Camel wrestling is a sport in which two male Tulu camels wrestle in response to a female camel in heat being led before them. It is most common in the Aegean region of Turkey, but is also found in the Marmara and Mediterranean regions of that country. There are an estimated 1,200 wrestling camels in Turkey, bred specially for the competitions.
The day before each Championship is set aside for a parade through the town of Selcuk, with the animals dressed up in all their finery. Not all of the fighting camels will attend the parade however. In 2011 around 30 camels were on show on the Saturday, with around 100 taking part in the fighting. The most beautiful camel in 2011 was "Palavra", a camel with a particularly talented foaming mouth.
Held in an ancient stadium at Ephesus, 6 kilometers from the town of Selcuk, on the 3rd Sunday of January, the camel wrestling championships have drawn thousands of spectators annually. The festival usually highlights wrestling of 120- camels, but in 2001 only 96 were involved. The event puts together two bull (male) camels with a female camel on heat nearby. The camels fight it out for the female, leaning on each other to push the other down. A camel can win a wrestling match in three ways: By making the other camel retreat, scream, or fall. The owner of a camel may also throw a rope into the field to declare a forfeit if he is concerned for the safety of his animal. Camels wrestle with other in their same weight class. Camels have different tricks, and contest organizers match camels with different skills. Some camels wrestle from the right and some from the left; some trip the other with foot tricks ("cengelci"), and some trap their opponent's head under their chest and then try to sit ("bagei"); some push their rivals to make them retreat ("tekci"). The actual wrestling can be somewhat underwhelming to someone not familiar with the intricacies, although onlookers must often flee from an oncoming camel that is retreating in defeat from his opponent. In the heat of the tournament, camels spew foamy saliva in their excitement. Additionally, camels are retromingent animals, and so spectators would be advised to aware not only of flying saliva but of flying urine as well.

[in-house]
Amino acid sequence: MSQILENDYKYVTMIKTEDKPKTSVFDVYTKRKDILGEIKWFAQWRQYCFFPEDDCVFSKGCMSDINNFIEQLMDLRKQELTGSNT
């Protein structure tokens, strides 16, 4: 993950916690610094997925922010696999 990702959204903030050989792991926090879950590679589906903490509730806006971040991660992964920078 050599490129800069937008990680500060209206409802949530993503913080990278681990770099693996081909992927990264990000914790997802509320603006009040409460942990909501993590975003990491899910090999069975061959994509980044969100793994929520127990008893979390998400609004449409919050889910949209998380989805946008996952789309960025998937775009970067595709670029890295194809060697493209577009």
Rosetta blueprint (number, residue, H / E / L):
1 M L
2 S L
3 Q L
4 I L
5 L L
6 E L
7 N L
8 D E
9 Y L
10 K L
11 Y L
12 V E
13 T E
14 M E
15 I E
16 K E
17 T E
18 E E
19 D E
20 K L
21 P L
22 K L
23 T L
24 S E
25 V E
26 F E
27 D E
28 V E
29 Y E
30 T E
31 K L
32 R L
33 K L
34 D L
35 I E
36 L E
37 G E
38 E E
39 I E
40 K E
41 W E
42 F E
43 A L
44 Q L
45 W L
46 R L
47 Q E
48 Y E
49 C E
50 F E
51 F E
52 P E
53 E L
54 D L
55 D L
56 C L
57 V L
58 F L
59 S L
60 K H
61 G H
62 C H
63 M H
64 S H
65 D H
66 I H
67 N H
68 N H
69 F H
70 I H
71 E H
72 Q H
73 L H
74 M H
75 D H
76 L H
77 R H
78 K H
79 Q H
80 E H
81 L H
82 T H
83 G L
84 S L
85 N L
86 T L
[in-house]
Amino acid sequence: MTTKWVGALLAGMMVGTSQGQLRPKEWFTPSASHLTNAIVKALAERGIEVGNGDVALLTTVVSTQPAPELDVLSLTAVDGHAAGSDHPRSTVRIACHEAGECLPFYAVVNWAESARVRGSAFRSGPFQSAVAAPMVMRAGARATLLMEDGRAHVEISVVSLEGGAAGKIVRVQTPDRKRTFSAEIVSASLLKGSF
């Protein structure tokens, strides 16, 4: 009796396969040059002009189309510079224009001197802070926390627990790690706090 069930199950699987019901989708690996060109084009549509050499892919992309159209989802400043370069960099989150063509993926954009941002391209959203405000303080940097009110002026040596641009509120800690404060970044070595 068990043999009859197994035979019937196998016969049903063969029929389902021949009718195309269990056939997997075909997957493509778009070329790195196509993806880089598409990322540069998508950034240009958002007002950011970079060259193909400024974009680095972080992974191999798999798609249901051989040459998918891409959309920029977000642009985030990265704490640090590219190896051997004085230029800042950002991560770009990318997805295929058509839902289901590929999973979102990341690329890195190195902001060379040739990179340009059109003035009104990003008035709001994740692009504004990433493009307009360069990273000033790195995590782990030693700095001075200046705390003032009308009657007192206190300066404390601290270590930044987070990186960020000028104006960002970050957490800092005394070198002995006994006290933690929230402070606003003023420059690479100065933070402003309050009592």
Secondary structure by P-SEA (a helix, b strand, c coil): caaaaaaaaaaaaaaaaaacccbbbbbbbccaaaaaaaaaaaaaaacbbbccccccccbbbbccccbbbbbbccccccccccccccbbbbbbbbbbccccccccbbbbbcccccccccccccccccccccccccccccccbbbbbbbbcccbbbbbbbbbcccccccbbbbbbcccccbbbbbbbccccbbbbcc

|One of the bands entertaining the crowds|
The event is famous for it's electric atmosphere, starting on the Saturday at the parade, and lasting long into the evening. Gypsy bands roam the center of Selcuk playing Zirna (like a cross between a clarinet and a recorder), Clarinet, and Davul (drum). The local men drink raki and dance energetically for many hours, only to wake up and head off to the main event early Sunday morning. You have to be early to get a good ringside seat, with many restaurants set up offering food and drinks to those willing to pay a little extra for the convenience. If you miss out though, you can join the thousands of spectators lining the hills which surround the ring, cooking barbecues and drinking more of the infamous raki. The gypsy bands don't miss out on all the action, and will spend the day roaming from group to group searching for tips and adding great tunes for the crowds to dance to.